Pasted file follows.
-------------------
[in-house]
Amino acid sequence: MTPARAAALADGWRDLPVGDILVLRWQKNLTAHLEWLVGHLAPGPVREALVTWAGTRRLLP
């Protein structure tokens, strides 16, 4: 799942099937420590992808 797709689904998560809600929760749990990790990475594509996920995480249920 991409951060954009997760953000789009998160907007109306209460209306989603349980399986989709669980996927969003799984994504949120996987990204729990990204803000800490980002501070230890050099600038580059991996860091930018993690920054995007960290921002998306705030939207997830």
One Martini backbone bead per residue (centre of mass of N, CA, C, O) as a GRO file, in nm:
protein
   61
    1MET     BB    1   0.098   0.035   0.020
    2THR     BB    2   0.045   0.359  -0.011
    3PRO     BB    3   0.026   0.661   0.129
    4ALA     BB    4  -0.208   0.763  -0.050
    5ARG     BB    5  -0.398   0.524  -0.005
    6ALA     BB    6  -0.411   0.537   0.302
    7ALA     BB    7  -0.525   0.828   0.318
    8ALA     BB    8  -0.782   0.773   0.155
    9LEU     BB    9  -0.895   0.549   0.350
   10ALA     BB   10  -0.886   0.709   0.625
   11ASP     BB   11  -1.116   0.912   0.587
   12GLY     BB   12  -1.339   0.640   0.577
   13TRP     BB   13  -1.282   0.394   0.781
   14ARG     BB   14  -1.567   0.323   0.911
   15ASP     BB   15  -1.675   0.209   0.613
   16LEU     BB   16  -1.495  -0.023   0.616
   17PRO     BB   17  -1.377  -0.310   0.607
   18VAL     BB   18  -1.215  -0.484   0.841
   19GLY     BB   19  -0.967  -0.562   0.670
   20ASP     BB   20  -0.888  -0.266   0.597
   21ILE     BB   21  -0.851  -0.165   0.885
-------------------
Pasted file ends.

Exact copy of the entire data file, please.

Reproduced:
[in-house]
Amino acid sequence: MTPARAAALADGWRDLPVGDILVLRWQKNLTAHLEWLVGHLAPGPVREALVTWAGTRRLLP
């Protein structure tokens, strides 16, 4: 799942099937420590992808 797709689904998560809600929760749990990790990475594509996920995480249920 991409951060954009997760953000789009998160907007109306209460209306989603349980399986989709669980996927969003799984994504949120996987990204729990990204803000800490980002501070230890050099600038580059991996860091930018993690920054995007960290921002998306705030939207997830």
One Martini backbone bead per residue (centre of mass of N, CA, C, O) as a GRO file, in nm:
protein
   61
    1MET     BB    1   0.098   0.035   0.020
    2THR     BB    2   0.045   0.359  -0.011
    3PRO     BB    3   0.026   0.661   0.129
    4ALA     BB    4  -0.208   0.763  -0.050
    5ARG     BB    5  -0.398   0.524  -0.005
    6ALA     BB    6  -0.411   0.537   0.302
    7ALA     BB    7  -0.525   0.828   0.318
    8ALA     BB    8  -0.782   0.773   0.155
    9LEU     BB    9  -0.895   0.549   0.350
   10ALA     BB   10  -0.886   0.709   0.625
   11ASP     BB   11  -1.116   0.912   0.587
   12GLY     BB   12  -1.339   0.640   0.577
   13TRP     BB   13  -1.282   0.394   0.781
   14ARG     BB   14  -1.567   0.323   0.911
   15ASP     BB   15  -1.675   0.209   0.613
   16LEU     BB   16  -1.495  -0.023   0.616
   17PRO     BB   17  -1.377  -0.310   0.607
   18VAL     BB   18  -1.215  -0.484   0.841
   19GLY     BB   19  -0.967  -0.562   0.670
   20ASP     BB   20  -0.888  -0.266   0.597
   21ILE     BB   21  -0.851  -0.165   0.885